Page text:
Chrysler's China Patterns

At the risk of antagonizing the UAW, DaimlerChrysler is in talks with China's Chery Automobile Co. to build cheaper, more profitable cars

DaimlerChrysler (DCX) hasn't committed to building the subcompact car it plans for North America in China yet. But if such a plan is announced in the next several weeks, it will likely be the first of at least a few more such arrangements, as automakers take advantage of China's low-cost manufacturing to put more small, fuel-efficient vehicles into U.S. and European garages.

The automaker's Chrysler Group has been saying for months that it's trying to find a manufacturing partner to build a small car for North America at a profit. Because of the high cost of running plants manned by the unionized United Auto Workers, combined with the low profit margins on small cars, U.S. automakers haven't been able to manufacture small cars profitably in the U.S. in decades.

And with their profitability under siege, Chrysler, Ford (F), and General Motors (GM) aren't keen to increase their footprint in manufacturing. Still, the companies see a need to market smaller, fuel-stingy vehicles in the U.S. as demand wanes for big SUVs and pickup trucks.


  The absence of profitable small cars has not only hurt U.S. automakers but created a perception that they're less "green" than the Japanese. "Japanese automakers have been good at building fuel-efficient small cars because the price of fuel and pollution controls in their home market requires it," says marketing consultant Dennis Keene. "Gas prices, until recently, and weak air-quality regs in the U.S. have created a marketplace that loves trucks and SUVs. So I would say U.S. automakers were suffering now in part because they played the cards that were dealt to them," he adds.

It's true that most Big Three manufacturing in the U.S. has grown up around the fat profits to be made for trucks and SUVs, which are mechanically simpler and cheaper to make, balancing the lack of profit from passenger cars.

That's where China comes in. Though the cost of importing parts and components into China and shipping cars out of the country has been increasing, the cheap labor costs and lack of health-care expenses makes the country an obvious choice for building small cars. General Motors already imports its small car, the Aveo, from South Korea. And Ford, in the past, has also imported small cars to the U.S. from Korea. But no automaker has yet sold a China-built car or truck of any scale in the U.S.


  Chrysler, according to company sources, has been talking to Chinese automaker Chery Automobile about manufacturing a small car based perhaps on the Dodge Hornet design study, or concept car, glimpsed at auto shows since last year. Chery has already earned some headlines in the U.S. for signing an agreement with automobile entrepreneur Malcolm Bricklin, whose New York-based dealer network, Visionary Vehicles, will sell Chery-built premium and luxury vehicles in the U.S. The start date has been sliding, however, with the vehicles now not expected until 2009 or 2010 (see, 6/6/06, "Here Come Chinese Cars").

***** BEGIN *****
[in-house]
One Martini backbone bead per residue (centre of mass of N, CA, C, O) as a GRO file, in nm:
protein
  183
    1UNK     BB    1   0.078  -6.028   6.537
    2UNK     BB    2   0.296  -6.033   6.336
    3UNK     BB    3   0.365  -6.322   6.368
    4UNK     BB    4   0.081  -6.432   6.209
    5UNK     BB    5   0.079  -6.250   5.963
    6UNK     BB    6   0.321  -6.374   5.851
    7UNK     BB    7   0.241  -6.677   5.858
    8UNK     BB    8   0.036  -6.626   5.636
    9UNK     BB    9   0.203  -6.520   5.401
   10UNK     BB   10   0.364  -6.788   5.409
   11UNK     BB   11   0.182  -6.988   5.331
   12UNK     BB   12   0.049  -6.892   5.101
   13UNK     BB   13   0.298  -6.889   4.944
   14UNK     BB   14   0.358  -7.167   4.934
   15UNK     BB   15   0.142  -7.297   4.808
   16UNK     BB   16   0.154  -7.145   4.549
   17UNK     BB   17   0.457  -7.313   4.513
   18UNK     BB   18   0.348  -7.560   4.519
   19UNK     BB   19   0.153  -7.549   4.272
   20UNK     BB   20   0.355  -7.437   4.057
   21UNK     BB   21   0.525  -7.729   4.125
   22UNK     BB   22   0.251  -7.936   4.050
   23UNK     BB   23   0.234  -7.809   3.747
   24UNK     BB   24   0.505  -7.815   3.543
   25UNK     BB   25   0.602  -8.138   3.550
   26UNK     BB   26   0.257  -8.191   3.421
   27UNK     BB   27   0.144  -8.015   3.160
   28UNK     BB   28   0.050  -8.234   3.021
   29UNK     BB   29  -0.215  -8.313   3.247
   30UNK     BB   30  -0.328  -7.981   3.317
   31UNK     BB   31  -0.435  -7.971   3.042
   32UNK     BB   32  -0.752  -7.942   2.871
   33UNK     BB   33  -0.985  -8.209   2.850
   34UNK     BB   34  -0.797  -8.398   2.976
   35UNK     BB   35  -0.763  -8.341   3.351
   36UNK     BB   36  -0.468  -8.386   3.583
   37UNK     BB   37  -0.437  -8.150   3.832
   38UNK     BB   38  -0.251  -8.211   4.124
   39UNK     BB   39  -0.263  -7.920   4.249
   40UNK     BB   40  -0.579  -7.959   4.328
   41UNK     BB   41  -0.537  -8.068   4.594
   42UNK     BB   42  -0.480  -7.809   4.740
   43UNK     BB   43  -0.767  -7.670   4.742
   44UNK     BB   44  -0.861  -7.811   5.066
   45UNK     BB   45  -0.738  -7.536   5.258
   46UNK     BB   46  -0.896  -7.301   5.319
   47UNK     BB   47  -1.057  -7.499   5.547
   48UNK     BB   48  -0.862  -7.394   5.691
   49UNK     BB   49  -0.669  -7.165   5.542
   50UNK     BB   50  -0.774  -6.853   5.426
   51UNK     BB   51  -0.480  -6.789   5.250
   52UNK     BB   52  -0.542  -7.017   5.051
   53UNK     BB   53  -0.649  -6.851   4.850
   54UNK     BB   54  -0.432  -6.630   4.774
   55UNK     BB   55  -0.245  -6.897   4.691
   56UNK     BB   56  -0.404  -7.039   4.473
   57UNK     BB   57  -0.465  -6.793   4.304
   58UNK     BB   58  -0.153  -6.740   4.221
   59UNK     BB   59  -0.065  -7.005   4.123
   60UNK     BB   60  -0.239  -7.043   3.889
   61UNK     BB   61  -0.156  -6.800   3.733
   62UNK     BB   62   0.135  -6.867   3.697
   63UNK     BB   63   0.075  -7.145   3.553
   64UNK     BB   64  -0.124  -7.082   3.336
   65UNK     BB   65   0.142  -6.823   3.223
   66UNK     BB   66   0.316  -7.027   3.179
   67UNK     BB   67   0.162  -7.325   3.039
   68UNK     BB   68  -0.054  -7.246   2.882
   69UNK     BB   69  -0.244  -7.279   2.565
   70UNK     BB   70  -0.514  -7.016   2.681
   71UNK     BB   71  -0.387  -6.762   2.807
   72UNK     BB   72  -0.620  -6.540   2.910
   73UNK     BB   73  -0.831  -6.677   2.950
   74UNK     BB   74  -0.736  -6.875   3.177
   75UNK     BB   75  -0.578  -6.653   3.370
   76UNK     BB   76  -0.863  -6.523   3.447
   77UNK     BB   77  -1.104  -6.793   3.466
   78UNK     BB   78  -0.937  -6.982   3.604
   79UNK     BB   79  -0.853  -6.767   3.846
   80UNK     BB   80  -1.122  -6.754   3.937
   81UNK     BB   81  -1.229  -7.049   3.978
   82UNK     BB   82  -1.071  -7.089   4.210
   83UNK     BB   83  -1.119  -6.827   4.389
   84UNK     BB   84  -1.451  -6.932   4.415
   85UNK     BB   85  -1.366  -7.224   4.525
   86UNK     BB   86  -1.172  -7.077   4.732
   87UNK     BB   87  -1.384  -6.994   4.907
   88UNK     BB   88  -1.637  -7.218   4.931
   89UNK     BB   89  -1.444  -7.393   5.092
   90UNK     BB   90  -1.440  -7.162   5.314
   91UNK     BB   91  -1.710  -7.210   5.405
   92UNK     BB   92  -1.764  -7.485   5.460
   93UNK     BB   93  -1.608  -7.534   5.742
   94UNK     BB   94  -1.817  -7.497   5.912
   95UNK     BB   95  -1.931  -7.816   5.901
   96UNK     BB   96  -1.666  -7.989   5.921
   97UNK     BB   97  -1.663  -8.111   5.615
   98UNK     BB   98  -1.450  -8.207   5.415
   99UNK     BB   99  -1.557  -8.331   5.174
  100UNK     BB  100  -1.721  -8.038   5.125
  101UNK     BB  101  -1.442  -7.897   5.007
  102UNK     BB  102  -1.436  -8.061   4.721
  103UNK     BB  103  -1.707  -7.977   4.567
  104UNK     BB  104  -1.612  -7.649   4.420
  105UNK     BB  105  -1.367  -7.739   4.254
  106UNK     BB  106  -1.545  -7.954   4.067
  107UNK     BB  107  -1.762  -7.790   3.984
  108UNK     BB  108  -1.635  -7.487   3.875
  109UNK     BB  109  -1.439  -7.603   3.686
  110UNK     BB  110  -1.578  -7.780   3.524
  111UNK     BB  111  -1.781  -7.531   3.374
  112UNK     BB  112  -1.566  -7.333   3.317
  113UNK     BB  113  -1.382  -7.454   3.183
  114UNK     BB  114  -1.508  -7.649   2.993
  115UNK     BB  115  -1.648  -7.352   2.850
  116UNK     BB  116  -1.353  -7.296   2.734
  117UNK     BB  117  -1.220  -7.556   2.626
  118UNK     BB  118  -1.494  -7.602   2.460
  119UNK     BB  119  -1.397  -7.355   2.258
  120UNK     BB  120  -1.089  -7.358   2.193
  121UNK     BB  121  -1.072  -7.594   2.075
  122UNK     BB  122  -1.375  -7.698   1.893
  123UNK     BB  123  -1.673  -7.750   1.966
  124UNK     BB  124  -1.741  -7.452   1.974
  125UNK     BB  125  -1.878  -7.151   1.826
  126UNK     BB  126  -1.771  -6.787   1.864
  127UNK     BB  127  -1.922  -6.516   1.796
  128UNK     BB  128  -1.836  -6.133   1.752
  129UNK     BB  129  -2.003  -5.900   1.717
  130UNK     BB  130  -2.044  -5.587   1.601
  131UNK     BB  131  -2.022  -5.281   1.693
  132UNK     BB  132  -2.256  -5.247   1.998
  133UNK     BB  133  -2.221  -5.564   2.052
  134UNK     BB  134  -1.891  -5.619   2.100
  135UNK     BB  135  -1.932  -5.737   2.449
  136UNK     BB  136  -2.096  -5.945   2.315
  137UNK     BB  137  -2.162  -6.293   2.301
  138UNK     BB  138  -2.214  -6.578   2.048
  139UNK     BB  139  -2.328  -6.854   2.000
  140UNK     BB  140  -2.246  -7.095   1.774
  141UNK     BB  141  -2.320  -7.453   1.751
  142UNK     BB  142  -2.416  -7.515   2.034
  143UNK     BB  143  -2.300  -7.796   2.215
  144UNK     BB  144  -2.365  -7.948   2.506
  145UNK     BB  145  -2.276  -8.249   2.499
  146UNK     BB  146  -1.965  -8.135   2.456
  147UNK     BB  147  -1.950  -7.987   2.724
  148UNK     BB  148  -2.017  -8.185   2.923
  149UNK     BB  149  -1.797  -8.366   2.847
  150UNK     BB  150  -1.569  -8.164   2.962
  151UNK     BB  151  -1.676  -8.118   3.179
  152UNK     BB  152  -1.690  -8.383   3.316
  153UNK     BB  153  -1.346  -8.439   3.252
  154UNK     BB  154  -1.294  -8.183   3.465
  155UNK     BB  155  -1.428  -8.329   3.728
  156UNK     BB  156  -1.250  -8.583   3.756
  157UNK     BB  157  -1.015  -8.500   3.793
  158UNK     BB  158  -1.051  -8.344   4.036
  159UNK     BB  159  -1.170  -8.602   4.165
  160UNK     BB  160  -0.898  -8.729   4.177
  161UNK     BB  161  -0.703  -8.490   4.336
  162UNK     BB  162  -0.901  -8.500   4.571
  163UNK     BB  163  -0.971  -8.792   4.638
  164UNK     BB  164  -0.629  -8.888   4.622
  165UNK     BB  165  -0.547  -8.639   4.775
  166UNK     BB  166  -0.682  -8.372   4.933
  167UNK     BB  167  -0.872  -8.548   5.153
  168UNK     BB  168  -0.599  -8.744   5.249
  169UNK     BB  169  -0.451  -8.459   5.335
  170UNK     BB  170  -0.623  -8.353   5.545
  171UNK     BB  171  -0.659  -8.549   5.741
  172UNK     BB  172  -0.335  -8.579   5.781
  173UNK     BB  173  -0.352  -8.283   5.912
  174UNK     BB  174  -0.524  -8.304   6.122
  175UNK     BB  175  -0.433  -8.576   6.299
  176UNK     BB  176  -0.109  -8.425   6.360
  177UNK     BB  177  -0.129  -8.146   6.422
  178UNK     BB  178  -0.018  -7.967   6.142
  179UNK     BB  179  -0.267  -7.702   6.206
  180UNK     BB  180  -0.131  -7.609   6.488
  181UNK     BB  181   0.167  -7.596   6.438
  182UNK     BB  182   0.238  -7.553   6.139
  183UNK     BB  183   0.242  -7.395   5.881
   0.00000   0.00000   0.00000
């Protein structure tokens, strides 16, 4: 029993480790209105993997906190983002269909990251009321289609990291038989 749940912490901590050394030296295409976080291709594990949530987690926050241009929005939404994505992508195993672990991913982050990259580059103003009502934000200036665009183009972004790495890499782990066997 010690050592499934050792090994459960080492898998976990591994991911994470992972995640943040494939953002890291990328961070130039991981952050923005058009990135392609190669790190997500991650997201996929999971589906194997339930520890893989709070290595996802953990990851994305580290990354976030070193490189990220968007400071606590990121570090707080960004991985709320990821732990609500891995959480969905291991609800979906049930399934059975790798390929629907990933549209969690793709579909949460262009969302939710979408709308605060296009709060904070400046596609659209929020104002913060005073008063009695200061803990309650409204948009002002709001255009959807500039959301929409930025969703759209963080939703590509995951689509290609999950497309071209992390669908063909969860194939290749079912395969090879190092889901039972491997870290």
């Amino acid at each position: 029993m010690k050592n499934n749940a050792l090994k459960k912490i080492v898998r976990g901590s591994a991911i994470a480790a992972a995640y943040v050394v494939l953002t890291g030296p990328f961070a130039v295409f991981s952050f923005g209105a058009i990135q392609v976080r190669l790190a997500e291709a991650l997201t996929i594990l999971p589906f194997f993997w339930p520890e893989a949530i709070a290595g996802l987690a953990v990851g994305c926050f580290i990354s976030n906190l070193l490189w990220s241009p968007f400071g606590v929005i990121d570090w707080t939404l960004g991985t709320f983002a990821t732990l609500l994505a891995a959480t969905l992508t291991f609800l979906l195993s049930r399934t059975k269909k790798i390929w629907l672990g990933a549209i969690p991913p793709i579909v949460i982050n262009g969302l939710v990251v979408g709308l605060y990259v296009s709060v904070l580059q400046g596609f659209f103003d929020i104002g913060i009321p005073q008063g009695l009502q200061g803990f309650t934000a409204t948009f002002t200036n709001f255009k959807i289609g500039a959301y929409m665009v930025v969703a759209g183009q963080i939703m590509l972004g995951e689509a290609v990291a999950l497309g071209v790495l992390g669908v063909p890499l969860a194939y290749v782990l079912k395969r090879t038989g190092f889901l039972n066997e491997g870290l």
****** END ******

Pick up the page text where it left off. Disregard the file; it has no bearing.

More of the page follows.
Chery operates three assembly lines and cranks out 400,000 vehicles a year at its base in Wuhu, China, with stated intentions of scaling up to 1 million vehicles per year. Chrysler would likely need a dedicated line from Chery to do about 150,000 Hornets a year, with half coming to the U.S. Chery wouldn't need to strike a deal to joint-venture the vehicle and sell a version of its own in China. Rather, it could just serve as an outsource manufacturer.

Chrysler CEO Tom LaSorda, speaking to the Automotive Press Assn. in Detroit, said the automaker has never named the companies in Asia and Europe with which it has discussed a deal to produce small cars for sale in the U.S. and other markets. But when asked, LaSorda said "China has not been ruled out" as a production center for the new vehicle. LaSorda said he hoped Chrysler would announce a partner for the company's push into small cars by the end of the year.


  All this talk of a small car to be marketed through Dodge has no relation to or impact on DaimlerChrysler's plan to introduce the smart fortwo microcar to the U.S. in 2008. That car will be manufactured in Europe—despite the heavy financial losses booked by DaimlerChrysler on the smart business, as a result of being locked into long-standing European supplier contracts.

Chrysler's possible China gambit comes at a difficult time for the automaker. It will lose $1.5 billion this year because it's overstocked on slow-selling pickup trucks and SUVs. Indeed, the company's product portfolio is more top-heavy than either Ford or GM in truck-based vehicles. LaSorda says it needs to balance out its portfolio with smaller cars and crossover vehicles.

Meanwhile, Chrysler is trying to get the UAW, which is vociferous in its criticism of automakers that outsource manufacturing to cheap-labor markets like Mexico and China, to give it health-care cost concessions worth more than $2 billion a year. The union has already granted such concessions to both Ford and GM. So far, the UAW has said DaimlerChrysler isn't hurting enough financially for it to give up its free health care—especially in advance of contract negotiations to be held a year from now.

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